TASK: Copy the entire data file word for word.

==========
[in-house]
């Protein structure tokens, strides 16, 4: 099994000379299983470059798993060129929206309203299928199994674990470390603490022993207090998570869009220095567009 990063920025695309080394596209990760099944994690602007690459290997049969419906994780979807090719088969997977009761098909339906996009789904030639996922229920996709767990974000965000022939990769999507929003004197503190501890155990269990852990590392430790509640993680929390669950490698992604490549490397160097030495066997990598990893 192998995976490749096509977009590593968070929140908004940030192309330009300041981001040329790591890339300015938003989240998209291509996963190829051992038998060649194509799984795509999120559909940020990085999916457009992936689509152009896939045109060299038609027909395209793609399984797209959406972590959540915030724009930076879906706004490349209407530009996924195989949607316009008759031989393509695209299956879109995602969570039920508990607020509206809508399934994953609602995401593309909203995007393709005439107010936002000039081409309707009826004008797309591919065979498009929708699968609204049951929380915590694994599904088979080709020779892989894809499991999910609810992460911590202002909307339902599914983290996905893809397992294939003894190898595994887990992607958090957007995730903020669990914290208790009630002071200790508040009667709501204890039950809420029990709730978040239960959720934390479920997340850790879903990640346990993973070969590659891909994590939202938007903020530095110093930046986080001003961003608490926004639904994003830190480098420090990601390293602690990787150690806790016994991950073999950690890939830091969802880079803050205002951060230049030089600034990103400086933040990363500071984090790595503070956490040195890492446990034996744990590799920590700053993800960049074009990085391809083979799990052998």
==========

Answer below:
[in-house]
């Protein structure tokens, strides 16, 4: 099994000379299983470059798993060129929206309203299928199994674990470390603490022993207090998570869009220095567009 990063920025695309080394596209990760099944994690602007690459290997049969419906994780979807090719088969997977009761098909339906996009789904030639996922229920996709767990974000965000022939990769999507929003004197503190501890155990269990852990590392430790509640993680929390669950490698992604490549490397160097030495066997990598990893 192998995976490749096509977009590593968070929140908004940030192309330009300041981001040329790591890339300015938003989240998209291509996963190829051992038998060649194509799984795509999120559909940020990085999916457009992936689509152009896939045109060299038609027909395209793609399984797209959406972590959540915030724009930076879906706004490349209407530009996924195989949607316009008759031989393509695209299956879109995602969570039920508990607020509206809508399934994953609602995401593309909203995007393709005439107010936002000039081409309707009826004008797309591919065979498009929708699968609204049951929380915590694994599904088979080709020779892989894809499991999910609810992460911590202002909307339902599914983290996905893809397992294939003894190898595994887990992607958090957007995730903020669990914290208790009630002071200790508040009667709501204890039950809420029990709730978040239960959720934390479920997340850790879903990640346990993973070969590659891909994590939202938007903020530095110093930046986080001003961003608490926004639904994003830190480098420090990601390293602690990787150690806790016994991950073999950690890939830091969802880079803050205002951060230049030089600034990103400086933040990363500071984090790595503070956490040195890492446990034996744990590799920590700053993800960049074009990085391809083979799990052998």